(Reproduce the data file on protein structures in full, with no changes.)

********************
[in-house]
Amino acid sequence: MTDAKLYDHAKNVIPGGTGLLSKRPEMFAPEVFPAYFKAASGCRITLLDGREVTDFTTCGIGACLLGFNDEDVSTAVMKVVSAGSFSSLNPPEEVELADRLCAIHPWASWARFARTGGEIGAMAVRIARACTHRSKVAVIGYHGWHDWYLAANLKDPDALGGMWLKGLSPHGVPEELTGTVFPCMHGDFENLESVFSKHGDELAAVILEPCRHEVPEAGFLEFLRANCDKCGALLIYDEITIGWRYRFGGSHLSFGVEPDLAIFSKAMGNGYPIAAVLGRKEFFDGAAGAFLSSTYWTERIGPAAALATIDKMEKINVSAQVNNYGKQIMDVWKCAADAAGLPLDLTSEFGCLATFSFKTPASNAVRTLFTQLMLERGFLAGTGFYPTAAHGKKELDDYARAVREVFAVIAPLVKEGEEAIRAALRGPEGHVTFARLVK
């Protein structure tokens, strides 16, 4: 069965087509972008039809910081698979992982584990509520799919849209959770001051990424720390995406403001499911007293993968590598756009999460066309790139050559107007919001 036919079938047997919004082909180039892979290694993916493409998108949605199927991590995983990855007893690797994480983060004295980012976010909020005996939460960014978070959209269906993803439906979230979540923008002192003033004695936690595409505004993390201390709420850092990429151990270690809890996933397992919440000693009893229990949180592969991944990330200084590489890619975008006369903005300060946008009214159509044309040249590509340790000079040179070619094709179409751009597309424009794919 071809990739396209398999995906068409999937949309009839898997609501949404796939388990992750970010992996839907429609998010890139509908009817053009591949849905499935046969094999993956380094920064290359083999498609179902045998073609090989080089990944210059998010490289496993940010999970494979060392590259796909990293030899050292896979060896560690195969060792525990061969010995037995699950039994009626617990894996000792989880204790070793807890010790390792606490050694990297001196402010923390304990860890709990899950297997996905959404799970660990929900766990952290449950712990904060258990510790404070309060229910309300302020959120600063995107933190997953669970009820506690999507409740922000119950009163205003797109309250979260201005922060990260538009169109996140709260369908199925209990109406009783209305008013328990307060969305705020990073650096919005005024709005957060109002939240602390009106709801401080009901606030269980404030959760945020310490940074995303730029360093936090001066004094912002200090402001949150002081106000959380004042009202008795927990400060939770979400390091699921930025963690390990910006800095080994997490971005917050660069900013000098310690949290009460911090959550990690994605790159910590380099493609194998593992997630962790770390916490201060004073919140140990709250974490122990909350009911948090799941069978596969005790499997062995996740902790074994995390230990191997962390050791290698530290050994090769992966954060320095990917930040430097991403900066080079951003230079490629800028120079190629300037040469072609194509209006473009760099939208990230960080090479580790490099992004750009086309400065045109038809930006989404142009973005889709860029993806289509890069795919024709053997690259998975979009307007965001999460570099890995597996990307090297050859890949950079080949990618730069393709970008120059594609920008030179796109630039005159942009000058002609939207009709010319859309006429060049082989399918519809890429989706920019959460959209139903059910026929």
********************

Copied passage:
[in-house]
Amino acid sequence: MTDAKLYDHAKNVIPGGTGLLSKRPEMFAPEVFPAYFKAASGCRITLLDGREVTDFTTCGIGACLLGFNDEDVSTAVMKVVSAGSFSSLNPPEEVELADRLCAIHPWASWARFARTGGEIGAMAVRIARACTHRSKVAVIGYHGWHDWYLAANLKDPDALGGMWLKGLSPHGVPEELTGTVFPCMHGDFENLESVFSKHGDELAAVILEPCRHEVPEAGFLEFLRANCDKCGALLIYDEITIGWRYRFGGSHLSFGVEPDLAIFSKAMGNGYPIAAVLGRKEFFDGAAGAFLSSTYWTERIGPAAALATIDKMEKINVSAQVNNYGKQIMDVWKCAADAAGLPLDLTSEFGCLATFSFKTPASNAVRTLFTQLMLERGFLAGTGFYPTAAHGKKELDDYARAVREVFAVIAPLVKEGEEAIRAALRGPEGHVTFARLVK
């Protein structure tokens, strides 16, 4: 069965087509972008039809910081698979992982584990509520799919849209959770001051990424720390995406403001499911007293993968590598756009999460066309790139050559107007919001 036919079938047997919004082909180039892979290694993916493409998108949605199927991590995983990855007893690797994480983060004295980012976010909020005996939460960014978070959209269906993803439906979230979540923008002192003033004695936690595409505004993390201390709420850092990429151990270690809890996933397992919440000693009893229990949180592969991944990330200084590489890619975008006369903005300060946008009214159509044309040249590509340790000079040179070619094709179409751009597309424009794919 071809990739396209398999995906068409999937949309009839898997609501949404796939388990992750970010992996839907429609998010890139509908009817053009591949849905499935046969094999993956380094920064290359083999498609179902045998073609090989080089990944210059998010490289496993940010999970494979060392590259796909990293030899050292896979060896560690195969060792525990061969010995037995699950039994009626617990894996000792989880204790070793807890010790390792606490050694990297001196402010923390304990860890709990899950297997996905959404799970660990929900766990952290449950712990904060258990510790404070309060229910309300302020959120600063995107933190997953669970009820506690999507409740922000119950009163205003797109309250979260201005922060990260538009169109996140709260369908199925209990109406009783209305008013328990307060969305705020990073650096919005005024709005957060109002939240602390009106709801401080009901606030269980404030959760945020310490940074995303730029360093936090001066004094912002200090402001949150002081106000959380004042009202008795927990400060939770979400390091699921930025963690390990910006800095080994997490971005917050660069900013000098310690949290009460911090959550990690994605790159910590380099493609194998593992997630962790770390916490201060004073919140140990709250974490122990909350009911948090799941069978596969005790499997062995996740902790074994995390230990191997962390050791290698530290050994090769992966954060320095990917930040430097991403900066080079951003230079490629800028120079190629300037040469072609194509209006473009760099939208990230960080090479580790490099992004750009086309400065045109038809930006989404142009973005889709860029993806289509890069795919024709053997690259998975979009307007965001999460570099890995597996990307090297050859890949950079080949990618730069393709970008120059594609920008030179796109630039005159942009000058002609939207009709010319859309006429060049082989399918519809890429989706920019959460959209139903059910026929």